On August 15, NYDFS announced a settlement with a student loan servicer and its parent company to resolve allegations that the companies failed to comply with state financial services law requirements when servicing, purchasing, and originating student financing agreements. According to the consent order, the student loan servicer—which, among other things, services student financing agreements that constitute retail installment obligations within the meaning of N.Y. Banking Law § 491(6-a)—allegedly engaged in the business of a sales finance company without being licensed by NYDFS and failed to follow the E-Sign Act’s disclosure requirements. NYDFS also claimed the companies failed to disclose to consumers (i) their right to receive non-electronic TILA disclosures; (ii) how to withdraw consent for notice by electronic means; and (iii) the method for requesting paper copy TILA disclosures. Furthermore, the companies also allegedly failed to provide consumers with a statement of the “requirements for access to and retention of TILA disclosures provided to them electronically.” In addition, NYDFS stated that the parent company provided New York consumers with promissory notes containing clauses purportedly allowing for the capitalization/compounding of interest under certain circumstances, which violated state banking laws, even though the companies contended they did not actually capitalize interest.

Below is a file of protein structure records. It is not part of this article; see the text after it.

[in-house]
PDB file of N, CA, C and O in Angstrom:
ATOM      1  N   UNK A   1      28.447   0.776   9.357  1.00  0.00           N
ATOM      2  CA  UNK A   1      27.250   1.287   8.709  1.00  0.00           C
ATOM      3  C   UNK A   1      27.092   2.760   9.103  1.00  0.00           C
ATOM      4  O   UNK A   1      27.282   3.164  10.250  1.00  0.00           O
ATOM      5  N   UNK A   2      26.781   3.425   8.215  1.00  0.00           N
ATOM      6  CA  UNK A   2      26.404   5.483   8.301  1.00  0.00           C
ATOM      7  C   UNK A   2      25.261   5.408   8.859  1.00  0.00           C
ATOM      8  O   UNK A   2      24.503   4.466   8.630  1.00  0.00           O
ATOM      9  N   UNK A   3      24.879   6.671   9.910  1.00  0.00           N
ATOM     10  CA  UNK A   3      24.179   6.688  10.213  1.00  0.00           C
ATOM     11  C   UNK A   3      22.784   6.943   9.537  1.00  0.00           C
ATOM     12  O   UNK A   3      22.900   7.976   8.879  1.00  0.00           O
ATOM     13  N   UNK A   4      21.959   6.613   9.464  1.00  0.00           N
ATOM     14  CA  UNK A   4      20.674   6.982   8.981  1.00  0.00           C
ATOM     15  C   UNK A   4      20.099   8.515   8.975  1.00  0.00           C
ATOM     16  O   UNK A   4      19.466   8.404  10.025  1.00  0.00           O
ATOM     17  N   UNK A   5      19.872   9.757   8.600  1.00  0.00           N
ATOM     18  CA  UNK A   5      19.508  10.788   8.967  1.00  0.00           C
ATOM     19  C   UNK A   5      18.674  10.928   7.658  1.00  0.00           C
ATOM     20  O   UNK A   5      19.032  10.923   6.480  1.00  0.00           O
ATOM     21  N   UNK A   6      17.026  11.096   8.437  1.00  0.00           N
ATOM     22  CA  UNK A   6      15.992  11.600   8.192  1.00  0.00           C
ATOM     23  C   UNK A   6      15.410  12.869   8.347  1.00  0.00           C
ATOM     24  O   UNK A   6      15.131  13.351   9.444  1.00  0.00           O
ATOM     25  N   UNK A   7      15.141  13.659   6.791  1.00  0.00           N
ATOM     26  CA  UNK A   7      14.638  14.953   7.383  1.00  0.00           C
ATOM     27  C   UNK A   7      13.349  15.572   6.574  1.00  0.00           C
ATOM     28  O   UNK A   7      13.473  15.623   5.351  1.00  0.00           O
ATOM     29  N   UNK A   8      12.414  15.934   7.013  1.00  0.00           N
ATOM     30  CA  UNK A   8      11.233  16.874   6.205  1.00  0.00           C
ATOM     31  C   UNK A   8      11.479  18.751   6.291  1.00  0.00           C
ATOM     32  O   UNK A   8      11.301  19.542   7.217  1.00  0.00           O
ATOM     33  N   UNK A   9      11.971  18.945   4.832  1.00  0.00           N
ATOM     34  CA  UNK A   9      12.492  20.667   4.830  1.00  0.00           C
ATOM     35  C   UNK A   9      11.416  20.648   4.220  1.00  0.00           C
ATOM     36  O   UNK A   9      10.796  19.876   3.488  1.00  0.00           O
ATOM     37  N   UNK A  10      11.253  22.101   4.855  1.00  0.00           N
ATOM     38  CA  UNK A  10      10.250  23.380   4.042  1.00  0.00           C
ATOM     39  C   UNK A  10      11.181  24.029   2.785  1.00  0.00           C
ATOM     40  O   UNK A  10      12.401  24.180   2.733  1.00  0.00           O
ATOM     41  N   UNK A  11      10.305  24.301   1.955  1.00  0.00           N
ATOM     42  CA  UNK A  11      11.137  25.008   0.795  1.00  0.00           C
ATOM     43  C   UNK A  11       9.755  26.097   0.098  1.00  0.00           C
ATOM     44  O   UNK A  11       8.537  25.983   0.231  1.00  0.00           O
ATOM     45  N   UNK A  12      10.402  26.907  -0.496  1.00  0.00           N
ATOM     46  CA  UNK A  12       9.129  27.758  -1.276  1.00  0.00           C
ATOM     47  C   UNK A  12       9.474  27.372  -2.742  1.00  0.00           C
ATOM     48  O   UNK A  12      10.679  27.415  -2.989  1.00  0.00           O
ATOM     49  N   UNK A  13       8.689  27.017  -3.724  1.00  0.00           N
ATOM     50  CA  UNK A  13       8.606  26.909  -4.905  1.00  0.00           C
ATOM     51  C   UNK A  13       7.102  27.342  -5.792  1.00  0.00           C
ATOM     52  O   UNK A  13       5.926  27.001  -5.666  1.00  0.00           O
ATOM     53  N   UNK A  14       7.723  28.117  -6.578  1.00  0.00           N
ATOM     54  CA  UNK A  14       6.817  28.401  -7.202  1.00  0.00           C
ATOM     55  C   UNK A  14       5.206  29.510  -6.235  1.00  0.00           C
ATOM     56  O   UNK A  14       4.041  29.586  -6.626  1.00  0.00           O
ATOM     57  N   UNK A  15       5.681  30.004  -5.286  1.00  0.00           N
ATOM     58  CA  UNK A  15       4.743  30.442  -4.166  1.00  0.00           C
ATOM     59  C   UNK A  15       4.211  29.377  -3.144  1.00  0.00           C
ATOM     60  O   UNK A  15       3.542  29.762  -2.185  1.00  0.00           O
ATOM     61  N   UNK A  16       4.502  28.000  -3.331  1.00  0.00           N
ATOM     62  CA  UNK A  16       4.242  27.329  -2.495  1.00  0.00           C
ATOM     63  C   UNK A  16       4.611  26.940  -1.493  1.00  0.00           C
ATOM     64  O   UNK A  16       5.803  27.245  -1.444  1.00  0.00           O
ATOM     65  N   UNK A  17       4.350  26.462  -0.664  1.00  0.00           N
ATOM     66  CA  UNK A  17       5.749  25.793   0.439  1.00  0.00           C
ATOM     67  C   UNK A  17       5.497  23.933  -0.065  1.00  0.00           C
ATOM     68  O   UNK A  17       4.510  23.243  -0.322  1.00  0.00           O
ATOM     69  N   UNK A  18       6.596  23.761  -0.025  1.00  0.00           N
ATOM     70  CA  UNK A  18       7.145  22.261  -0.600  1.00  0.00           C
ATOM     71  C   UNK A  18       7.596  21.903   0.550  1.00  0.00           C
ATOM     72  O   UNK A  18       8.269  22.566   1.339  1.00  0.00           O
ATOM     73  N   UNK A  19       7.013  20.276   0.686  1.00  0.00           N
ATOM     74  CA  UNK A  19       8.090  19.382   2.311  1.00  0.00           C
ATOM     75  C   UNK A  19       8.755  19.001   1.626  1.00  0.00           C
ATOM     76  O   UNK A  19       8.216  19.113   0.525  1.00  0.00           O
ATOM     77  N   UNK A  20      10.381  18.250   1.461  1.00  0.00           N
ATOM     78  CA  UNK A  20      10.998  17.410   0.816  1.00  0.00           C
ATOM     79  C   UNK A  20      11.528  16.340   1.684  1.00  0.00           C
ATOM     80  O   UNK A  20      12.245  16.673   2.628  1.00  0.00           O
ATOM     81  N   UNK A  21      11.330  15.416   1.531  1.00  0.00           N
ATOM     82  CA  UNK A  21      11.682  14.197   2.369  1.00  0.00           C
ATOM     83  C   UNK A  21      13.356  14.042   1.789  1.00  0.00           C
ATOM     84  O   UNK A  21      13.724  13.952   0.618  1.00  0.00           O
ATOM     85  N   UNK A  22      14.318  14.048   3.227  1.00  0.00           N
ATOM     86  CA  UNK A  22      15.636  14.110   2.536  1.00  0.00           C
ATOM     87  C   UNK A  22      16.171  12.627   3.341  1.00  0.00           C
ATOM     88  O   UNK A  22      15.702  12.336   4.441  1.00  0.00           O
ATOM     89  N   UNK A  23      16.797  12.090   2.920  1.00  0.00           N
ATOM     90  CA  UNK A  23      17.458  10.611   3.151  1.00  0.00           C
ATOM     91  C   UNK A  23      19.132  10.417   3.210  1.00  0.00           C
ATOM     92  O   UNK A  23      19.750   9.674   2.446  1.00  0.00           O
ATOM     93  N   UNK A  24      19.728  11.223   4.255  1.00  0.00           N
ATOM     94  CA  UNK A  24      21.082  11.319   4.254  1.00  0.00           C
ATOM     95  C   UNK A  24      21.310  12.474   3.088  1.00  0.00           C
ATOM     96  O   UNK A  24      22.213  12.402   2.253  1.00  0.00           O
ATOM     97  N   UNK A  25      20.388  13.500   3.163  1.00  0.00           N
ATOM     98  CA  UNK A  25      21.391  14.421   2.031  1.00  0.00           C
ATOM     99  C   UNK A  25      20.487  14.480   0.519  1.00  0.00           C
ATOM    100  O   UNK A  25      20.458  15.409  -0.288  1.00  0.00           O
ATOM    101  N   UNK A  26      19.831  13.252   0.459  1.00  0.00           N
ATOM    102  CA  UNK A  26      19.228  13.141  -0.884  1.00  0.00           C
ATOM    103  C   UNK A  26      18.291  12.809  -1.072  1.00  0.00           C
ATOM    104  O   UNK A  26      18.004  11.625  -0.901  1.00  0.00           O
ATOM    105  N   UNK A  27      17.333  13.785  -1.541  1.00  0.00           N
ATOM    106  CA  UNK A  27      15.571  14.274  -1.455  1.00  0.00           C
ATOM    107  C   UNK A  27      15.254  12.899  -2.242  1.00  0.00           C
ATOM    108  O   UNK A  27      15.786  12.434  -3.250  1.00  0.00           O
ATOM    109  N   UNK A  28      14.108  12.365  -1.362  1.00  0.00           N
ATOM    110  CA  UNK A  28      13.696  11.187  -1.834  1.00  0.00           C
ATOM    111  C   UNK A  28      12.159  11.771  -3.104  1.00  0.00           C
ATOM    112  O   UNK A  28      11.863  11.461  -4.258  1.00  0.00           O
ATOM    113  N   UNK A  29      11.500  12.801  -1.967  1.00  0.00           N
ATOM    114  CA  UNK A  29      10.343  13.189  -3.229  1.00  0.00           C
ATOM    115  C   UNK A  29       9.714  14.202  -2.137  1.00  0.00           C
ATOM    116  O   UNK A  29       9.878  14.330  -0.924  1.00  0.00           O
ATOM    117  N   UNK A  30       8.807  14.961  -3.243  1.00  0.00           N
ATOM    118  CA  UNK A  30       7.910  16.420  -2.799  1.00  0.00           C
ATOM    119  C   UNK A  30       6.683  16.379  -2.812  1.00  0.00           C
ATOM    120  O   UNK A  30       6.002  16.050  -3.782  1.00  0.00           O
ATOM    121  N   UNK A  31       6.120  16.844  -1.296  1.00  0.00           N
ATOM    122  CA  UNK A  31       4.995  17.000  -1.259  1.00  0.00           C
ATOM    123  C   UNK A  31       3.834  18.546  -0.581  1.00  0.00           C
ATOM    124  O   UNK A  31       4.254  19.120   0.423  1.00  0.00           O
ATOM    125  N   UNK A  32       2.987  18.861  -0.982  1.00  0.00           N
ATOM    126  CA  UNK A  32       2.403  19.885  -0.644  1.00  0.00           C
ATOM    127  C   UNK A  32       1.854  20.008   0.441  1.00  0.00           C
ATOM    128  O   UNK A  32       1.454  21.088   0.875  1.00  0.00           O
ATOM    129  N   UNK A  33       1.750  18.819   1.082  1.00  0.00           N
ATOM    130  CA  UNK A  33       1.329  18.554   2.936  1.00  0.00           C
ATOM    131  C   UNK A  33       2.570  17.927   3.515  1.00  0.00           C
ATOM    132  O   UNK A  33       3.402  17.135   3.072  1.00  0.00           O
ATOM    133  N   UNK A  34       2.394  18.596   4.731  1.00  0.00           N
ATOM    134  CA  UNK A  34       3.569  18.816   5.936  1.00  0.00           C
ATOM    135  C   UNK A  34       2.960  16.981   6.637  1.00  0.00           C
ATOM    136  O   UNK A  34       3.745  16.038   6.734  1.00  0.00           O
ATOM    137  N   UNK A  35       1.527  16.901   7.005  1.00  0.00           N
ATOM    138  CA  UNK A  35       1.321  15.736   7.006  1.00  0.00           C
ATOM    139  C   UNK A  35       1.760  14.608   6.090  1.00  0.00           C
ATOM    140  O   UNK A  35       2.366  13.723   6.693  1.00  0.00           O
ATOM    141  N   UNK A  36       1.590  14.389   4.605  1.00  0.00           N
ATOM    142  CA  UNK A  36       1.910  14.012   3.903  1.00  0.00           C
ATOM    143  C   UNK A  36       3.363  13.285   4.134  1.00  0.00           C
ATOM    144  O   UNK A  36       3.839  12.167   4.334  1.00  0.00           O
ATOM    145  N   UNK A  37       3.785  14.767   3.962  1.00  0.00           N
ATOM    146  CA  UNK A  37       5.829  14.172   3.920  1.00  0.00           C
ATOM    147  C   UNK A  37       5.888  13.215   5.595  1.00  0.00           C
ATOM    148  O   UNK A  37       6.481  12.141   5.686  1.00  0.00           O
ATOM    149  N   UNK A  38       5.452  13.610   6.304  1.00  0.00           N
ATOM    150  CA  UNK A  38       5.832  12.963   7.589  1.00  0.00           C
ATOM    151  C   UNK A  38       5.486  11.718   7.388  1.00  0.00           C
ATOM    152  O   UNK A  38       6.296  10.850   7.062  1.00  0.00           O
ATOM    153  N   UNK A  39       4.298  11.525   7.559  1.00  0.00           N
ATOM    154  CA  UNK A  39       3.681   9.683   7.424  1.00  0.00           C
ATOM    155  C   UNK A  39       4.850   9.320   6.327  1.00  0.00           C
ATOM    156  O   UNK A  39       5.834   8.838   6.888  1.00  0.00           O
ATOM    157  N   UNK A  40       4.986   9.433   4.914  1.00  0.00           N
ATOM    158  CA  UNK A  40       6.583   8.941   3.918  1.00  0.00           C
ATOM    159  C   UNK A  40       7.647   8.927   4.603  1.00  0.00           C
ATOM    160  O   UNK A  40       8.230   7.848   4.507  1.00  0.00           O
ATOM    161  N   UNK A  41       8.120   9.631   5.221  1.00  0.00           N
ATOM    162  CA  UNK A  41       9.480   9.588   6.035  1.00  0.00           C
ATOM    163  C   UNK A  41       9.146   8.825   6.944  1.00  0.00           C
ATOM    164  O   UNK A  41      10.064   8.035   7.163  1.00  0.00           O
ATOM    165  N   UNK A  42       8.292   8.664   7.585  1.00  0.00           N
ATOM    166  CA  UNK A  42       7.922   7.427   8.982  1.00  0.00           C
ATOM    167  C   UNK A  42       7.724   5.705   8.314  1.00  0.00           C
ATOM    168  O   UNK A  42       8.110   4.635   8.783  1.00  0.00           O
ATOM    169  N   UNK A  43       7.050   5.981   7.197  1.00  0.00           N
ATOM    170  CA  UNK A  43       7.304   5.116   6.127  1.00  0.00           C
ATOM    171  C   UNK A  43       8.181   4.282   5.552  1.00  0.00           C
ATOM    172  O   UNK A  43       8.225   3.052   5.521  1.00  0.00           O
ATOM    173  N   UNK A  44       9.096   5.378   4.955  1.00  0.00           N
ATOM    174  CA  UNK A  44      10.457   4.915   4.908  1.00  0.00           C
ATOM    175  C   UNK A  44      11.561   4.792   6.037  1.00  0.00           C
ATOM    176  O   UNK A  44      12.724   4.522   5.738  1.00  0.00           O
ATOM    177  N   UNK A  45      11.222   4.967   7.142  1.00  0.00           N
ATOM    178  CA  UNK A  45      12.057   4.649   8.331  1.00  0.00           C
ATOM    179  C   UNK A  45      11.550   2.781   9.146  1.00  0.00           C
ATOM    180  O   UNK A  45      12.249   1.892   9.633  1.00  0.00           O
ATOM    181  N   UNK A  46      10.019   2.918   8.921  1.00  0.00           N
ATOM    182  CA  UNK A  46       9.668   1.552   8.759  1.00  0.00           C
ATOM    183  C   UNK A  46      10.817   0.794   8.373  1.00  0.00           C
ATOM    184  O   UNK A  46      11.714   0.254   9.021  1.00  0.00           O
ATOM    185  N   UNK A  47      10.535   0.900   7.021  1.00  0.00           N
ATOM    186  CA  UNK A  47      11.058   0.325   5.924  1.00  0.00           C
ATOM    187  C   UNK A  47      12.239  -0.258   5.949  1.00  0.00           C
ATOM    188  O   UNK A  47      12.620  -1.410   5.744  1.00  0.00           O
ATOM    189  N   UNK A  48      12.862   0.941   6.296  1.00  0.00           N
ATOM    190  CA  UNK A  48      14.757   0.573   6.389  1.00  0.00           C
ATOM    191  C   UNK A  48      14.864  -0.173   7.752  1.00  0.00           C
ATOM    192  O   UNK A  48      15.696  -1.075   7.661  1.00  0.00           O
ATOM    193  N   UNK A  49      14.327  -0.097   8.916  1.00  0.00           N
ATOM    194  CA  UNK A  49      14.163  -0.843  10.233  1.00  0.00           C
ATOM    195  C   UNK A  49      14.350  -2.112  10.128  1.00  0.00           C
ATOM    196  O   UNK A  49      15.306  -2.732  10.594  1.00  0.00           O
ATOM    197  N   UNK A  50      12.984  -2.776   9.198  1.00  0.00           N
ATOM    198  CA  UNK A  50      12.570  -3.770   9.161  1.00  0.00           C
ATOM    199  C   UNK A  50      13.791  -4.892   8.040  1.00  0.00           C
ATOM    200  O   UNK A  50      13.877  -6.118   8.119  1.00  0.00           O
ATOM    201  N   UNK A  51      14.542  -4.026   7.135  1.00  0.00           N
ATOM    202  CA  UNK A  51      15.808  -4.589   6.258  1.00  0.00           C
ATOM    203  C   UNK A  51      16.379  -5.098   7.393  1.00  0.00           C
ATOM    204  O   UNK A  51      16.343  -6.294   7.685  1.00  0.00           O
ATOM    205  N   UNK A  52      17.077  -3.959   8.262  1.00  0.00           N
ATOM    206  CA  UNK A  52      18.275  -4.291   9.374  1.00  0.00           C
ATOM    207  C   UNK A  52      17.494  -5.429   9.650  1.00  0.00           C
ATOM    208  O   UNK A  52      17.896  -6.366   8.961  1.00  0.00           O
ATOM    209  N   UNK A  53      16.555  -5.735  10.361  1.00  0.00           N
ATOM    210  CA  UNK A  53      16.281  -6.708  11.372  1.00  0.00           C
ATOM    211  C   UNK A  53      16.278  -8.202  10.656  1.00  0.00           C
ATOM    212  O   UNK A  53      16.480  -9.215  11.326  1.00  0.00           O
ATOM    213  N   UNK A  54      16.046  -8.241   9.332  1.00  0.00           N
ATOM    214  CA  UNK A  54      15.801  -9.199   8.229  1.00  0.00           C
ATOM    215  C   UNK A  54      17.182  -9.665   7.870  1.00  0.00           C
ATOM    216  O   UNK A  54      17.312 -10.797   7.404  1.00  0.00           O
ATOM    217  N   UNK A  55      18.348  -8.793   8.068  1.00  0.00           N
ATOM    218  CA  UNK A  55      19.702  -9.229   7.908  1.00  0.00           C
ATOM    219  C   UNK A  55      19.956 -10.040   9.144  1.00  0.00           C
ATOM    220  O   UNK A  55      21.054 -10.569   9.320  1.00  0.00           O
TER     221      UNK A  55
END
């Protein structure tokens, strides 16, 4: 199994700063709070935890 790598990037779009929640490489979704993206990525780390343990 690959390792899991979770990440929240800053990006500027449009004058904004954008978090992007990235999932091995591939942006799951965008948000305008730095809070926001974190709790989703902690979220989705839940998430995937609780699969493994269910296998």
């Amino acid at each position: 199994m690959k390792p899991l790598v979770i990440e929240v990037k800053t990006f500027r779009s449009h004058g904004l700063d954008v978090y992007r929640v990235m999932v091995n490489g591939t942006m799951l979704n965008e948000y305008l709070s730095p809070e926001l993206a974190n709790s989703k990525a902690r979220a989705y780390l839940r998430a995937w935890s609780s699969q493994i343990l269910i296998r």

In addition to paying a $203,000 civil penalty and $33,309 in disgorgement, the student loan servicer will apply for a sales finance company license and a student loan servicer license, and the companies will correct issues concerning their capitalization of interest as well as remove incorrect information from their loan documents.
According to NYDFS, New York’s student loan servicer licensing law, which requires companies servicing student loans held by state residents to meet new standards, takes effect October 9.
This content originally appeared in Buckley’s Infobytes blog, a collection of news and alerts covering the financial services industry. To read more or have the Infobytes weekly newsletter delivered to your inbox, please visit infobytesblog.com.